The best foods to improve your gut health
There’s a Party in Your Gut: Who’s Invited?
We’ve talked immunity; we’ve talked mental health; and we’ve talked fitness and nutrition. Now, it’s time we talked about an issue that’s core to your health. But be forewarned … it’s going to take guts to face the issue ...
That’s right: It’s time to talk about the lower intestine -- the very reason for the invention of our Good Gut shot.
If someone asks you, “What is the most important organ in the body?” You might chirp, “The Brain!” or, “The heart!” Although the brain and the heart are both absolutely essential organs, your gut health is an unsung, and very important part of your wellness.
In fact, the gut may be the most important part of your body when it comes to health. The proper functioning of this humble organ is related to so many facets of our wellbeing that it is hard to overstate its importance. Good gut health is linked to the functioning of the brain and nervous system, the immune system, the heart, the endocrine system, and pretty much everything else, too. In other words, gut health is crucial for…everything.
You might say that the brain is a bit like the kid who throws raging parties when her parents leave town -- she only thinks she’s in control. The state of your gut, on the other hand, is like the partygoers themselves … will they trash the solarium? Will the couch wind up in the pool? It’s really up to them.
When it comes to your gut, you have to be careful about who you invite and be sure to bring along a few bouncers (you know, probiotics and prebiotics).
The Gut Microbiome
Biome chika Biome Biome. There is a name for this party in your gut: It’s called the gut microbiome. The gut microbiome is a collective label for the bacteria and other microorganisms living in your intestine. And it is a big party with a digestive system bacteria guest list of about 100 trillion. In fact, there are more bacterial and microbial cells (your total microbiome) in and on your whole body than there are ‘human’ cells.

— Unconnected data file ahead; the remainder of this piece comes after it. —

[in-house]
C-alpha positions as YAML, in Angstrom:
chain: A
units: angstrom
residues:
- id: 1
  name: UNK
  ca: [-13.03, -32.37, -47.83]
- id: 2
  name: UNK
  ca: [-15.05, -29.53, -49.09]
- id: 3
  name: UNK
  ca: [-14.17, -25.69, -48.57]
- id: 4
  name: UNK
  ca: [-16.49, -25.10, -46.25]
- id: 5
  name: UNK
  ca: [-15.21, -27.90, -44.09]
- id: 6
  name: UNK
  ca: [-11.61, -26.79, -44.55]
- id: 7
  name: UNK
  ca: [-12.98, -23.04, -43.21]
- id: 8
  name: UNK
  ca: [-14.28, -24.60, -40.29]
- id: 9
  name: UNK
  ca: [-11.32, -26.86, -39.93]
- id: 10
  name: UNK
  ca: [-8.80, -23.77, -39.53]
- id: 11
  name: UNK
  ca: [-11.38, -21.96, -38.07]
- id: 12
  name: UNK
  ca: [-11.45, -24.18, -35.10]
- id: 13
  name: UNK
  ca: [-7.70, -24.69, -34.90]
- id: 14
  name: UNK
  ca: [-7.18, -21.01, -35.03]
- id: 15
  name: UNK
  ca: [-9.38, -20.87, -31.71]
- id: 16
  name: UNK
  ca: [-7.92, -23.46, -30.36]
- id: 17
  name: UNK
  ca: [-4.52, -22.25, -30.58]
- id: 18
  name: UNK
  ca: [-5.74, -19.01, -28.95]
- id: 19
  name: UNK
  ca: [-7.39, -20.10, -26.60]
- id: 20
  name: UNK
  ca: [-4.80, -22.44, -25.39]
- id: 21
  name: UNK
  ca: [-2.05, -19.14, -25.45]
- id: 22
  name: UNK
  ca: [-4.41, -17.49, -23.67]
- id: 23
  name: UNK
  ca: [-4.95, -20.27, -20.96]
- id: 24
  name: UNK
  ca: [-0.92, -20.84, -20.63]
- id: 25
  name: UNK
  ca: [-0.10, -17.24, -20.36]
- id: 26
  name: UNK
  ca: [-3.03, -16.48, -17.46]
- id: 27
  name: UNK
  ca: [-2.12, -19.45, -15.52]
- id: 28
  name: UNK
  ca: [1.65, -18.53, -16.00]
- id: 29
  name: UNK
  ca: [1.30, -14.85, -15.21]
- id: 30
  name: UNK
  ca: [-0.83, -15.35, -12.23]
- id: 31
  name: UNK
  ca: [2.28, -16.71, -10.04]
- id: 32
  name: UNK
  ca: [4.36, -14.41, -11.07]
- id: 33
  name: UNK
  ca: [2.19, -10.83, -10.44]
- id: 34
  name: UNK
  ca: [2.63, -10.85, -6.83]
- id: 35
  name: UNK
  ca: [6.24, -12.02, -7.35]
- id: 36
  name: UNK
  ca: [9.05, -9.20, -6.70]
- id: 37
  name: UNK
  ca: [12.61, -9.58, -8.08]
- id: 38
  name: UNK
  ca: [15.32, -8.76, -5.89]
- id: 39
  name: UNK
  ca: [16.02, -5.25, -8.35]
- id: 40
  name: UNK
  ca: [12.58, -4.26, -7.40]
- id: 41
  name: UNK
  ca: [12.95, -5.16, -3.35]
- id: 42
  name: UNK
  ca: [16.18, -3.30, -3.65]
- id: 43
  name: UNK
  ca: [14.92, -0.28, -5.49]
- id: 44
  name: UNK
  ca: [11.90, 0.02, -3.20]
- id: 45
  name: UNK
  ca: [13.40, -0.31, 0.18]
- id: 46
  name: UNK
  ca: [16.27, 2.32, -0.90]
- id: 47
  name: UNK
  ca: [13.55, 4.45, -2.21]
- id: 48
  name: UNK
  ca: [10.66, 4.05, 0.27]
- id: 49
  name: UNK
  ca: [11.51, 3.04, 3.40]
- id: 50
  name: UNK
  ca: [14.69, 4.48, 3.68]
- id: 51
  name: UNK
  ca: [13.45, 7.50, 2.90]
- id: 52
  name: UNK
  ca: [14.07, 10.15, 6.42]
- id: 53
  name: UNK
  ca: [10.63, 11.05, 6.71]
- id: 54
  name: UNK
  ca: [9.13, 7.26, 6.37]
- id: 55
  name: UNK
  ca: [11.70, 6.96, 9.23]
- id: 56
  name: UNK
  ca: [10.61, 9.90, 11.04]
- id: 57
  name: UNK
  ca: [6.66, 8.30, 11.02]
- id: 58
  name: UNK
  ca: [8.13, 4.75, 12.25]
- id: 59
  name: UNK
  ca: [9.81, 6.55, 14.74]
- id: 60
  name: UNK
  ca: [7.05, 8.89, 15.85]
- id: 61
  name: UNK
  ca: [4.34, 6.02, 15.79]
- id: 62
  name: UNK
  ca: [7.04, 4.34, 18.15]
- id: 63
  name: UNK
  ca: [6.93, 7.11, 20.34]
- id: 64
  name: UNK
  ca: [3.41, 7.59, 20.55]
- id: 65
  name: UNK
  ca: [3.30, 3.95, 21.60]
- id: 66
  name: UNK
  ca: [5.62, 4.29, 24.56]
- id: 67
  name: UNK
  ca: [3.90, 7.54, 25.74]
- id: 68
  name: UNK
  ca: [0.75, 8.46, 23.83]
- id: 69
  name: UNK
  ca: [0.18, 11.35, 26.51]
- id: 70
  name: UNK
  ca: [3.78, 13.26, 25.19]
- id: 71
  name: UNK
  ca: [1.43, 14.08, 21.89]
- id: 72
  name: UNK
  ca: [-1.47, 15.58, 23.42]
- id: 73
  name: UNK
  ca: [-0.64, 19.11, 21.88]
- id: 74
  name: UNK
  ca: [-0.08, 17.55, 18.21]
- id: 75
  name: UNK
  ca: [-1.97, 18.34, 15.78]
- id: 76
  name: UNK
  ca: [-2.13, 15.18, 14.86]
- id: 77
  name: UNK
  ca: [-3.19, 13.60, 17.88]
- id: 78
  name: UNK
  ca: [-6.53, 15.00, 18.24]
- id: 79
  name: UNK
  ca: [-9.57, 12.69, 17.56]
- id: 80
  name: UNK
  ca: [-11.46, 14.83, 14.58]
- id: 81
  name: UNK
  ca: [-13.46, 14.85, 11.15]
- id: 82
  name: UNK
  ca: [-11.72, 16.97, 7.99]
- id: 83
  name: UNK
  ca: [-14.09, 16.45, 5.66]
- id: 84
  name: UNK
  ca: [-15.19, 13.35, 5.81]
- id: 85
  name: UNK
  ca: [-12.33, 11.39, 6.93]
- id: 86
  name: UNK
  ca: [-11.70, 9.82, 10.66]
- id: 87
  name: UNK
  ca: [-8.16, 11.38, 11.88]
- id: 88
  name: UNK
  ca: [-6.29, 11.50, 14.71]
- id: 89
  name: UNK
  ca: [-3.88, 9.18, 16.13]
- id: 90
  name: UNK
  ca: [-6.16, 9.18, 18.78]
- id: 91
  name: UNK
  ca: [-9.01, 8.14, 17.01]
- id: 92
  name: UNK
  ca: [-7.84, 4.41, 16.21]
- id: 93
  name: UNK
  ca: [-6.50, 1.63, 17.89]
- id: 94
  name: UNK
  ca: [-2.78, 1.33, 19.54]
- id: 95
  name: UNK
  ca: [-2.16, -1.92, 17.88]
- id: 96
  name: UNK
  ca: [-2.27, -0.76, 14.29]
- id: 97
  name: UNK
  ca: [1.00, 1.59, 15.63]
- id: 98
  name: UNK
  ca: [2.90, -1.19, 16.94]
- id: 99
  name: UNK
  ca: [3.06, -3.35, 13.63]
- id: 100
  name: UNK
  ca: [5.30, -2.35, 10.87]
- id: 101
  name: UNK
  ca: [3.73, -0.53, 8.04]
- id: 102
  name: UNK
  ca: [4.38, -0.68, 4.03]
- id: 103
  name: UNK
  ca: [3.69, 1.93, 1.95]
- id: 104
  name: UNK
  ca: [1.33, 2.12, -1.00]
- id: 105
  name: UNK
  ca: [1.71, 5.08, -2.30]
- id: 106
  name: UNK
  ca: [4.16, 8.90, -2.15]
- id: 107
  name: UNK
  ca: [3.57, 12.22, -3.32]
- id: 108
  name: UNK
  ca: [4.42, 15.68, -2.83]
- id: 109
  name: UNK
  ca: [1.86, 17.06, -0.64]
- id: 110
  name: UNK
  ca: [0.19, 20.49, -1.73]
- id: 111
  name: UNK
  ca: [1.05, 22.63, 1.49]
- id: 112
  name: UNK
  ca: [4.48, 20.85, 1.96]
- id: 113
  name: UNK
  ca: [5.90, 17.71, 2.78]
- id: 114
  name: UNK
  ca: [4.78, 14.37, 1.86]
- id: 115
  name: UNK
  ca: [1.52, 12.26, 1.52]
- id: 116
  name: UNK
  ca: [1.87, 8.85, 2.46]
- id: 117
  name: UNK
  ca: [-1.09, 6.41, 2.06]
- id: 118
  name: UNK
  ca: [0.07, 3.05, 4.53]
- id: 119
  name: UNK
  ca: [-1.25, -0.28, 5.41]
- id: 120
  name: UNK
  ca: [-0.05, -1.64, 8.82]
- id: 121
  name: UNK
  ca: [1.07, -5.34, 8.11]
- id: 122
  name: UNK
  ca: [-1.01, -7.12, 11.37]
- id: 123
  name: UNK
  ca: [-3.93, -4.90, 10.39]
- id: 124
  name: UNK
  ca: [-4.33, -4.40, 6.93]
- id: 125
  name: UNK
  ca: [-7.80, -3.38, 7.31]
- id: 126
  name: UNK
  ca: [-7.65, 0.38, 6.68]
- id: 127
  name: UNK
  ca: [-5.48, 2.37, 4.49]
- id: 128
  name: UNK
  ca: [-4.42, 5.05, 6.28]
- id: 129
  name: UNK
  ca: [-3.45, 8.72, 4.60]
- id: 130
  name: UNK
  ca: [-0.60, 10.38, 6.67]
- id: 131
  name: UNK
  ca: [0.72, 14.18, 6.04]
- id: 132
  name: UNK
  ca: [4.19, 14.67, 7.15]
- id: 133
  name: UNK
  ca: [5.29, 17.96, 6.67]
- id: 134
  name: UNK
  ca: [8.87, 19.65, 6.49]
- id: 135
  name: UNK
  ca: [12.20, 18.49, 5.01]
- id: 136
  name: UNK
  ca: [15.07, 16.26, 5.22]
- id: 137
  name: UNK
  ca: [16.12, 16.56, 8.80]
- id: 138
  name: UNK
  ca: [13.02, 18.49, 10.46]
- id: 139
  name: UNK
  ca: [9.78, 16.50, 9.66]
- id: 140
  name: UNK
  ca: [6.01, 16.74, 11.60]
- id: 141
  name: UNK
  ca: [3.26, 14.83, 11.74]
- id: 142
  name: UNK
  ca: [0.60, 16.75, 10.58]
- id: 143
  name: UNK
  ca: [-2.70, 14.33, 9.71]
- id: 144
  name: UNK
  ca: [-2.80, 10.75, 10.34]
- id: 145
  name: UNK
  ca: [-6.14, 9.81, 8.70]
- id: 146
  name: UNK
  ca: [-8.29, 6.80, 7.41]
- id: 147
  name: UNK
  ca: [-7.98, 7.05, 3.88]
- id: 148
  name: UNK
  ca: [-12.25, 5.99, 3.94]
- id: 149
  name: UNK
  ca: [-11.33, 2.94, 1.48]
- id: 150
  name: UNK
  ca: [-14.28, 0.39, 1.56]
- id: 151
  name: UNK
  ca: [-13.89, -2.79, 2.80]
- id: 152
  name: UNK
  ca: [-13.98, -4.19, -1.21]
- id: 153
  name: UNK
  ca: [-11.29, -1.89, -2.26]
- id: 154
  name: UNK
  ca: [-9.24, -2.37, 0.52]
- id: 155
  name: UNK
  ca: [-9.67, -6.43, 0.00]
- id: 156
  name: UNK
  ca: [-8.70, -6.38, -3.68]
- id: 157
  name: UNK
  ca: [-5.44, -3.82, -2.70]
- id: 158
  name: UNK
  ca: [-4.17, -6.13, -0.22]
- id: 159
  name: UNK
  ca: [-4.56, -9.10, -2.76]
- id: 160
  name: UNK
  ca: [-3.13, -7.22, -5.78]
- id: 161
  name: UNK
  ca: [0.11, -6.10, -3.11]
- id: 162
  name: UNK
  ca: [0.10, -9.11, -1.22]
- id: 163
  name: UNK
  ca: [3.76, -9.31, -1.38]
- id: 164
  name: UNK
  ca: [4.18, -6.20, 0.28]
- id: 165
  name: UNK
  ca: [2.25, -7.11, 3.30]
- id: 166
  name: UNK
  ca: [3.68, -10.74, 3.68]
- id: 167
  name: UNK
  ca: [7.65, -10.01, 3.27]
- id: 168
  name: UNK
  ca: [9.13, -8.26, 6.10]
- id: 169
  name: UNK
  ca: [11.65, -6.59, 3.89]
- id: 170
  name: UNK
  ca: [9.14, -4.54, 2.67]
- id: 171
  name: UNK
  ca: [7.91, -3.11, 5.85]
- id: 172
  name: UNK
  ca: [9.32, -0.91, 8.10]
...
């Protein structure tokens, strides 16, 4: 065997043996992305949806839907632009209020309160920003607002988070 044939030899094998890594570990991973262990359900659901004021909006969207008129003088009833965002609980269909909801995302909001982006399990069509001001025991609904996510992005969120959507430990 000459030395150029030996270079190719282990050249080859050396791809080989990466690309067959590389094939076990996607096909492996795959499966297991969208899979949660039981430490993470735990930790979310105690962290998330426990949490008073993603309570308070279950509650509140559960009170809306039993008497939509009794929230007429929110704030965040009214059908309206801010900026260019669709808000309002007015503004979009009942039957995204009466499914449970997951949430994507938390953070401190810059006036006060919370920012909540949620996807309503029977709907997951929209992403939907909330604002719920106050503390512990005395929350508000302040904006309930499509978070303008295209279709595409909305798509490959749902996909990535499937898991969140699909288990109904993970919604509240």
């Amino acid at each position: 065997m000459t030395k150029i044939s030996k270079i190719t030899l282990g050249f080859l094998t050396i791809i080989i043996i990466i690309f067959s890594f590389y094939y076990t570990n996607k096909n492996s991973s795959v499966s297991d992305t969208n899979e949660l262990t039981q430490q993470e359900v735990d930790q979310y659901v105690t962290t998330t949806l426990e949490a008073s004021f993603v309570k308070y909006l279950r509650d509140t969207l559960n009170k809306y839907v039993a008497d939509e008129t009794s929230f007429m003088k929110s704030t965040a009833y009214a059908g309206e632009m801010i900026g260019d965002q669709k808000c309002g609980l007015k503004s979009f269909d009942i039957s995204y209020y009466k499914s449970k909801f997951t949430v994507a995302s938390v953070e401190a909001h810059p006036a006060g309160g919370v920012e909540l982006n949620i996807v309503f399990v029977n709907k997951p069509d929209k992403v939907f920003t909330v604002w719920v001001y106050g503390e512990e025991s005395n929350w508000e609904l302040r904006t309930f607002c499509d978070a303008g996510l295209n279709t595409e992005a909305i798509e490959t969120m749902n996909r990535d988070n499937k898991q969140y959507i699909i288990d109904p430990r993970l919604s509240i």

As with any party, there are some bad apples. (Not literally, though. Apples, like black eyed peas, are good for gut health). But seriously, while some of the organisms that enter our body are harmful, many are essential for our health.
When we say ‘gut health,’ we’re actually talking about the swinging, harmonious good time of the gut microbiome, i.e. all the little bacteria and critters living in our lower intestine. Let’s be clear: The bacteria are in there, shimmying away, aren’t going anywhere. The question is, what kind of bacteria is in your gut? How many of a given kind? In other words: What kind of party are we going to have?
The connections between gut health and the health of the brain, heart, and the endocrine system are still being studied. The general consensus is that, all else being equal, a healthy gut means a healthy you.
There is also some evidence that the gut microbiome plays a role in promoting good cholesterol and reducing bad cholesterol. Evidence also suggests that good gut health helps control blood sugar, regulate the central nervous system (therefore promoting a healthy brain), regulate weight, and promote the health of the intestine itself.
Fun fact: 90% of your body’s serotonin is produced in your lower intestine. This suggests that a healthy gut might, for example, reduce symptoms of depression and help determine our risk for certain cancers. Even though the jury is still out on the specifics, the broad strokes are pretty clear: Healthy gut = healthy you. And that also means that a decrease in good gut bacteria can cause digestive issues, sugar cravings, poor sleep, and more …
How to promote gut health
Now that you’re convinced that gut health is a thing and it actually matters, you might be wondering what to do about it. How does one, exactly, throw a healthy gut party?